Next Generation Suborbital Researchers Conference
After looking over the agenda, I’m sure you will agree that this is going to be a fantastic conference. There will be sessions on all of the key scientific disciplines, briefings about the various launch systems that are under development, and information sharing about some of the new capabilities that are coming on line both for payload integration and for training. It’s all very exciting. But this morning I’d like to talk about another subject, one that may be a little more uncomfortable to talk about perhaps, but one that all of us need to be knowledgeable about and to be honest about. And that topic is risk.
What do we mean by risk? Well, it probably depends on whom you are talking to. The dictionary defines risk as the chance of injury, damage, or loss. Something is considered risky if it is dangerous or unsafe. You’ll hear some people say that having major surgery is risky, that flying on an airplane is risky, that mountain climbing or bungee jumping is risky. In the system safety community, however, risk usually refers to the expected value of an undesirable outcome, thus combining the severity of a hazard and its likelihood. For example, even if an activity could theoretically result in fatalities or serious injuries, if that outcome is highly unlikely, then it might be considered acceptable from a system safety perspective.
Should risky activities even be allowed? In a free society like ours, most people would say “yes”, as long as you aren’t putting anyone else in danger. So we do need to keep track of who is being put at risk: is it someone who has volunteered to participate in the activity and who is accepting the potential for negative outcomes, or are we talking about the public at large, people who logically have no interest in being harmed as a result of someone else’s thrill-seeking.
We may also want to look at additional factors; for example, whether there are any specific benefits from the activity. Government agencies frequently evaluate proposed courses of action based on a cost/benefit analysis that attempts to quantify whether the action is reasonable, according to whether the benefits outweigh the costs.
It may be helpful to provide a little context to put things into perspective. Let’s have some audience participation on this one. Based on the cold, hard facts, which is riskier, flying on a commercial airliner or skiing? [skiing] How about flying on a commercial airliner or riding a bicycle? [riding a bicycle] Or flying on a commercial airliner or riding in a car? [riding in a car]
Let’s take a look at some environmental hazards. Statistically speaking, are you more likely to be injured from a nuclear power plant or from being hit by lightning? [being hit by lightning] Which do you think is a greater risk, encountering a tornado or being hurt by a falling object? [being hurt by a falling object]
So what’s going on here? It seems clear that people’s perceptions of risk are based on more than just statistics. It turns out that there has been quite a bit of research done in this area, and there are a number of factors that impact the public’s perception of risk. Some of the most significant include:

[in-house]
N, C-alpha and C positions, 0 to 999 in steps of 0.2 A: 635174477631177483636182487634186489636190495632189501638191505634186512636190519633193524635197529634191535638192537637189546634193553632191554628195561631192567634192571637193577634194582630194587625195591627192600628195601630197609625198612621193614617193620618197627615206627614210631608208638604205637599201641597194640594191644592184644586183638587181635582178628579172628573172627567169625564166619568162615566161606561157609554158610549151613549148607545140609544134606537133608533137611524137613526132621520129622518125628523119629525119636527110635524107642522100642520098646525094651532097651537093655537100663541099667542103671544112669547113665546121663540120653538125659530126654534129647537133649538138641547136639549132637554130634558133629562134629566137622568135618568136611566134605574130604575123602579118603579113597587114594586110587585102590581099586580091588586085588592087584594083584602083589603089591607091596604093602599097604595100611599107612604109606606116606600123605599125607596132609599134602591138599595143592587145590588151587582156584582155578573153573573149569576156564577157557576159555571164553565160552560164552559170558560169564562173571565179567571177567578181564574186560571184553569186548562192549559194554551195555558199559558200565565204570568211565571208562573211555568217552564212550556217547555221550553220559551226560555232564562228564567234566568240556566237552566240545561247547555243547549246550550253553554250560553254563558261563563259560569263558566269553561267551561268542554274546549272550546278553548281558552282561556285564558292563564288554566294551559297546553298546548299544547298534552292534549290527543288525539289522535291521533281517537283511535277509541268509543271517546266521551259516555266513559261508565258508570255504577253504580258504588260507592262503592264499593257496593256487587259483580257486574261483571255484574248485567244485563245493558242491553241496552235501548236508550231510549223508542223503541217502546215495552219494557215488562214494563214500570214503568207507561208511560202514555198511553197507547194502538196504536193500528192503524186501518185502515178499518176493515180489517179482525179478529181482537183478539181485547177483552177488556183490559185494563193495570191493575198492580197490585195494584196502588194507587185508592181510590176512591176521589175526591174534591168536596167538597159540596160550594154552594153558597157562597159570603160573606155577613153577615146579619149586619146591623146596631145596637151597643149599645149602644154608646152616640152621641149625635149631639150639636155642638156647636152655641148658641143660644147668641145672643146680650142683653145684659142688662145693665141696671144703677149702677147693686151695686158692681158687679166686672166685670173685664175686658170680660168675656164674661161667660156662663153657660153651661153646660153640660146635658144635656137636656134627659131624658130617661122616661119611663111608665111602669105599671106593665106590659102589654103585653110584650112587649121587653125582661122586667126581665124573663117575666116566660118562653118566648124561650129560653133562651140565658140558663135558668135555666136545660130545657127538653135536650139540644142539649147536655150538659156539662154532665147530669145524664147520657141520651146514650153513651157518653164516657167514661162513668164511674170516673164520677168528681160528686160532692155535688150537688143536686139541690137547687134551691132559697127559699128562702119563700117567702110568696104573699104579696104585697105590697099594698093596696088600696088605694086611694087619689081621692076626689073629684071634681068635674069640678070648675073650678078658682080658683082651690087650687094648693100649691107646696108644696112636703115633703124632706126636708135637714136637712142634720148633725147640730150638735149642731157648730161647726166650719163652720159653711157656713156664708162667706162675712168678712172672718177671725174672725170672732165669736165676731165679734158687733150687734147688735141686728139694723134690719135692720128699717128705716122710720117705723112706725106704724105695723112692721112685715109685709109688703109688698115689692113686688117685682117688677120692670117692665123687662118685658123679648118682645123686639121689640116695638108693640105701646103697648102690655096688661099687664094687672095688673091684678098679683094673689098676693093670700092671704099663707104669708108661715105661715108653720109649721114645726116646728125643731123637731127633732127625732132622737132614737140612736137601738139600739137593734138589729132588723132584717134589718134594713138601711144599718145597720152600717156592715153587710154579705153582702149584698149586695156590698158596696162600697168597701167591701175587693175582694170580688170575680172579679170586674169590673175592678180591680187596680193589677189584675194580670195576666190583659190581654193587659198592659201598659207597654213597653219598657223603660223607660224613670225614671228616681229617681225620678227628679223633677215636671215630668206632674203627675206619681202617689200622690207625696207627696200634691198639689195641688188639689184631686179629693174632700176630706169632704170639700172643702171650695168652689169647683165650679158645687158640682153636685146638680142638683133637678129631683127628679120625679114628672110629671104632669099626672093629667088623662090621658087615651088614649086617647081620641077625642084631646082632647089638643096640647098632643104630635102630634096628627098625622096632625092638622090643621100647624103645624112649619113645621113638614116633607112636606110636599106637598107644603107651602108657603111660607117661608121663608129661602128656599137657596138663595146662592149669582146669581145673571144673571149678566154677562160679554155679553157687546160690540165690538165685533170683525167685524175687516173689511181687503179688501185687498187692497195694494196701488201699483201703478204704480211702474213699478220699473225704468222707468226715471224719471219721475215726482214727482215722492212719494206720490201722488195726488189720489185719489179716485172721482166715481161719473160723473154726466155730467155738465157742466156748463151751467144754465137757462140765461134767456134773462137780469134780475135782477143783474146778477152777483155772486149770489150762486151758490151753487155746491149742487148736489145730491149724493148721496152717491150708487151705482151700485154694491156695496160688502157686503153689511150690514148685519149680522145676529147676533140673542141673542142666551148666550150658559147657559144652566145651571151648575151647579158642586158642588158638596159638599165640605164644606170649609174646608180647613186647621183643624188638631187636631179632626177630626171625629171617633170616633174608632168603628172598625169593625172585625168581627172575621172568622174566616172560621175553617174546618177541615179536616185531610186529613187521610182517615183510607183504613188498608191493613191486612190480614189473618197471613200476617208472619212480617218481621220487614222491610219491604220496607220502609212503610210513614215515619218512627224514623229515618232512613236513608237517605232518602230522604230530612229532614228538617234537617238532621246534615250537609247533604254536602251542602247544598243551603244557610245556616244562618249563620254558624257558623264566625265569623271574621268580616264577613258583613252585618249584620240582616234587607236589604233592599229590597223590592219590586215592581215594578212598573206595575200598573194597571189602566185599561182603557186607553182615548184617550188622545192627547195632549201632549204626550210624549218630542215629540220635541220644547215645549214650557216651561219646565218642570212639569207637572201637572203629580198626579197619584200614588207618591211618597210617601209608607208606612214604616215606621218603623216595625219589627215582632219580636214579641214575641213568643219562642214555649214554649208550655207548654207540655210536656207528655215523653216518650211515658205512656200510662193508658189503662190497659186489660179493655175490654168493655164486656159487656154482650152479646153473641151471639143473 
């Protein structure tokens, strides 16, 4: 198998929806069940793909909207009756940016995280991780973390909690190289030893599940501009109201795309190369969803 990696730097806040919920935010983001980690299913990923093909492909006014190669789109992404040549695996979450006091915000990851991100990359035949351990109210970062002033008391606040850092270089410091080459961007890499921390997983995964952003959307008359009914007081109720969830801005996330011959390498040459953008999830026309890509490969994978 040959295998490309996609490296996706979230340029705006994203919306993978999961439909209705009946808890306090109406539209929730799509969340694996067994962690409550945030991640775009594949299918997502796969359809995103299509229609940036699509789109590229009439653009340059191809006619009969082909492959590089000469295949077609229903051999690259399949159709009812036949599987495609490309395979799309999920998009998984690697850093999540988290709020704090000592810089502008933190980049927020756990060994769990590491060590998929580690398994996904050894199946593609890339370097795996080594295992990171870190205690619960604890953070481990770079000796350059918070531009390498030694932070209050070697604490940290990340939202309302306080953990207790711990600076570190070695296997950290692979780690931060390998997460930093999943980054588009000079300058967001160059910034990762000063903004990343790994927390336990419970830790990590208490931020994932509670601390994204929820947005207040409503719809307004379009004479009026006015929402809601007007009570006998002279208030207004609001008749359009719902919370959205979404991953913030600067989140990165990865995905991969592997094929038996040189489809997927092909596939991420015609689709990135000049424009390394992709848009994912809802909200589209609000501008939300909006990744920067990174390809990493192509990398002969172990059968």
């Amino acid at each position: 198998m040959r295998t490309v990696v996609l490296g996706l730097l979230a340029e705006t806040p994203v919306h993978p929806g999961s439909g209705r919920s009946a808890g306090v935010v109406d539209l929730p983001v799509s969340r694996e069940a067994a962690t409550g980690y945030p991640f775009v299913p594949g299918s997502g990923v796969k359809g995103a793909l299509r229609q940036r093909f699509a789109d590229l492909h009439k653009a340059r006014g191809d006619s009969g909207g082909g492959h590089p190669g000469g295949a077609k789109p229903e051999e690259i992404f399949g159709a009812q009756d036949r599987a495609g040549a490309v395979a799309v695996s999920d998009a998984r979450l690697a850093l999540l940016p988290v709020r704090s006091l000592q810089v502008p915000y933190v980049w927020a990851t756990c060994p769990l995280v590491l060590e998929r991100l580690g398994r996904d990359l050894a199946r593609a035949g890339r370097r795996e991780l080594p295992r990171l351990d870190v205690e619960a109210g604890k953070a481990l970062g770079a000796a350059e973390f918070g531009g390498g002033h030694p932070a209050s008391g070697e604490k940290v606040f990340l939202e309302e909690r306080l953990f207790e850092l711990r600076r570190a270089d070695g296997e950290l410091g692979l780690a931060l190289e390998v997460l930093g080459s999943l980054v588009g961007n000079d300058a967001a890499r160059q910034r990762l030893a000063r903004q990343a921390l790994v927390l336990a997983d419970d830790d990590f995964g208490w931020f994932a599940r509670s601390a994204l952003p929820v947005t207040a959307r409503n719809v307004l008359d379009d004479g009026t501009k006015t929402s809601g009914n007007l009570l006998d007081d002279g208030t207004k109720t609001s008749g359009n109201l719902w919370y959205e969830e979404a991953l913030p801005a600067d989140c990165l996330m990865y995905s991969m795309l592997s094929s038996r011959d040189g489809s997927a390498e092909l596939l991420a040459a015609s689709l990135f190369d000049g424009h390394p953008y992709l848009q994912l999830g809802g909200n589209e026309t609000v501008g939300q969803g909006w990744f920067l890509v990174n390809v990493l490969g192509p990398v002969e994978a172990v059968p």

- Whether the risk is voluntary or involuntary [involuntary exposure is considered riskier]
- Whether the risk occurs naturally or is man-made [man-made environments are considered riskier]
- Whether it is familiar or exotic [exotic events are considered riskier]
- Whether it is memorable or not memorable – think Challenger or 9/11 [memorable events are considered riskier]
- Whether the fatalities or injuries are grouped in time and space (like for an airplane crash), or are scattered or spread out over time (like they are for auto accidents) [catastrophic events are considered riskier]
- Whether it is individually controlled or controlled by others [events controlled by others are considered riskier]
- Whether the information is being provided by trustworthy sources or untrustworthy sources [events described by untrustworthy sources are considered riskier]
Is risk a bad thing?
Not necessarily. It may be part of the thrill. It may be an unavoidable consequence of some of the benefits we are seeking. Or it may just be a fact of life.
Should we try to eliminate it? Mitigate it? Minimize it?
Be careful what you ask for. It seems to me that the only way to eliminate all risk in human spaceflight is not to launch at all. So what is the appropriate role for government to have in managing risk and in educating the public about risk? Frankly, I think this is an area where there is a lot of room for improvement.
I’ve heard people say that once the Shuttle is retired, we should not allow our astronauts to fly on any of the new rockets industry is developing until NASA is convinced that they are safe. If that’s the attitude we have, and if those are the words we are using to describe our goals to the public, the media, and the Congress, I think we are setting ourselves up for failure.